Corporate Banner
Satellite Banner
Genomics
Scientific Community
 
Become a Member | Sign in
Home>News>This Article
  News
Return

Metabolic Protein Launches Sugar Feast that Nurtures Brain Tumors

Published: Wednesday, November 28, 2012
Last Updated: Wednesday, November 28, 2012
Bookmark and Share
PKM2 slips into nucleus to promote cancer; potential biomarker and drug approach discovered.

Researchers at The University of Texas MD Anderson Cancer Center have tracked down a cancer-promoting protein's pathway into the cell nucleus and discovered how, once there, it fires up a glucose metabolism pathway on which brain tumors thrive.

They also found a vital spot along the protein's journey that can be attacked with a type of drug not yet deployed against glioblastoma multiforme, the most common and lethal form of brain cancer. Published online by Nature Cell Biology, the paper further illuminates the importance of pyruvate kinase M2 (PKM2) in cancer development and progression.

"PKM2 is very active during infancy, when you want rapid cell growth, and eventually it turns off. Tumor cells turn PKM2 back on - it's overexpressed in many types of cancer," said Zhimin Lu, M.D., Ph.D., the paper's senior author and an associate professor in MD Anderson's Department of Neuro-Oncology.

Lu and colleagues showed earlier this year that PKM2 in the nucleus also activates a variety of genes involved in cell division. The latest paper shows how it triggers aerobic glycolysis, processing glucose into energy, also known as the Warburg effect, upon which many types of solid tumors rely to survive and grow.

"PKM2 must get to the nucleus to activate genes involved in cell proliferation and the Warburg effect," Lu said. "If we can keep it out of the nucleus, we can block both of those cancer-promoting pathways. PKM2 could be an Achilles' heel for cancer."

By pinpointing the complicated steps necessary for PKM2 to penetrate the nucleus, Lu and colleagues found a potentially druggable target that could keep the protein locked in the cell's cytoplasm.

MEK, ERK emerge as targets

The process begins when the epidermal growth factor connects to its receptor on the cell surface. This leads to:

•    Activation of the MEK protein, which in turn activates ERK.
•    ERK sticking a phosphate group to a specific spot on PKM2.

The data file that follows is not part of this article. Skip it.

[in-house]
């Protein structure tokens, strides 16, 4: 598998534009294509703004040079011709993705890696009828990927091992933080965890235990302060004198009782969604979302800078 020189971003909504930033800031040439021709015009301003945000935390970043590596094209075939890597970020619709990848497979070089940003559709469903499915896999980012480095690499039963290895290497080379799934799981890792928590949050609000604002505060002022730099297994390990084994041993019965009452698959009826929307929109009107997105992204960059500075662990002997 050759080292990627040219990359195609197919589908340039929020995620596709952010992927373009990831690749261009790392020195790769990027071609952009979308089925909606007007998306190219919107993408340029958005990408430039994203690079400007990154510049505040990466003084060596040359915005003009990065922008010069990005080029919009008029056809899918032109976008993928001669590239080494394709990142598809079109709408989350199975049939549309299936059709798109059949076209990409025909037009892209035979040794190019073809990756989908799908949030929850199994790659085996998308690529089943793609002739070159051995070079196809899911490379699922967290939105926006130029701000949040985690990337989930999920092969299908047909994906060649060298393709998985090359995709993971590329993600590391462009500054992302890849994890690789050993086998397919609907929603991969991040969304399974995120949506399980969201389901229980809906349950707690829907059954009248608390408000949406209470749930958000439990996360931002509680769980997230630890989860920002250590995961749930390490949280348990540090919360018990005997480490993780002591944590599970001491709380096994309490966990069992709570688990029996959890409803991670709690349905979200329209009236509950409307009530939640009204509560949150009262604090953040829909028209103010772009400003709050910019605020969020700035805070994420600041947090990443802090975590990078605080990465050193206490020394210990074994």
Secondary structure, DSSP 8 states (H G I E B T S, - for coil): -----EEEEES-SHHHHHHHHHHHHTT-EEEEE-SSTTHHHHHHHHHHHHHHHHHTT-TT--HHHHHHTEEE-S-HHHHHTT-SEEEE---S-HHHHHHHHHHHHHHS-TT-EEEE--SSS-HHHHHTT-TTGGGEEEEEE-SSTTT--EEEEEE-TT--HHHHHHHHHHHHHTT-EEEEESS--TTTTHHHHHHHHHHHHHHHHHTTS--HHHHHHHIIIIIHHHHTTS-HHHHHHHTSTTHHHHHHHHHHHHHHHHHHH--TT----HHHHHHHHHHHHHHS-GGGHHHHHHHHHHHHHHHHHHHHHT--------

•    Phosphorylation priming PKM2 for a series of steps that culminate in its binding to the protein importin, which lives up to its name by taking PKM2 through the nuclear membrane.

Once in the nucleus, the team showed that PKM2 activates two genes crucial to aerobic glycolysis and another that splices PKM RNA to make even more PKM2.

An experiment applying several kinase-inhibiting drugs to human glioblastoma cell lines showed that only a MEK/ERK inhibitor prevented EGF-induced smuggling of PKM2 into the nucleus. ERK activation then is mandatory for PKM2 to get into the nucleus.

"MEK/ERK inhibitors have not been tried yet in glioblastoma multiforme," Lu said. Phosporylated PKM2 is a potential biomarker to identify patients who are candidates for MEK/ERK inhibitors once those drugs are developed.

MEK inhibitor blocks tumor growth

The researchers also found that the two glycolysis genes activated by PKM2, called GLUT1 and LDHA, are required for glucose consumption and conversion of pyruvate to lactate, crucial factors in the Warburg Effect. Depleting PKM2 in tumor cell lines reduced glucose consumption and lactate production.

In mice, depleting PKM2 blocked the growth of brain tumors. Re-expressing the wild type protein caused tumors to grow. However, re-expression of a PKM2 mutant protein that lost its ability to get into the nucleus failed to promote tumor formation. Experiments in human glioblastoma cell lines showed the same effect.

Injecting the MEK inhibitor selumetinib into tumors inhibited tumor growth, reduced ERK phosphorylation, PKM2 expression and lactate production in mice. In 48 human tumor samples, the team found that activity of EGFR, ERK1/2 and PKM2 were strongly correlated.

Cause of PKM2 overexpression

Lu and colleagues also published a paper in Molecular Cell that revealed a mechanism for overexpression of PKM2 in glioblastoma. They found that EGF receptor activation turns on NF-KB, which leads to a series of events culminating in PKM2 gene activation.

PKM2 levels were measured in tumor samples from 55 glioblastoma patients treated with standard of care surgery, radiation and chemotherapy. The 20 with low PKM2 expression had a median survival of 34.5 months, compared to 13.6 months for the 35 patients with high levels of PKM2.

Level of PKM2 expression in 27 low-grade astrocytomas was about half of the expression found in higher grade glioblastomas.

"In these two papers, we show how PKM2 is overexpressed in tumors, how it gets into the nucleus, that nuclear entry is essential to tumor development, and identified potential drugs and a biomarker that could usefully treat people," Lu said.

Co-authors of the Nature Cell Biology paper are first author Weiwei Yang, Ph.D., Yanhua Zheng, Ph.D., Yan Xia, Ph.D., and Haitao Ji, Ph.D., of MD Anderson's Department of Neuro-Oncology and Brain Tumor Center; Xiaomin Chen, Ph.D., of MD Anderson's Department of Biochemistry and Molecular Biology; Ken Aldape, M.D., MD Anderson's Department of  Pathology; Fang Guo, Ph.D., Nanomedicine Center, Shanghai Research Institute, China Academy of Science; Costas Lyssiotis, Ph.D., and Lewis Cantley, Ph.D., Beth Israel Deaconess Medical Center, Harvard Medical School.


Further Information

Join For Free

Access to this exclusive content is for Technology Networks Premium members only.

Join Technology Networks Premium for free access to: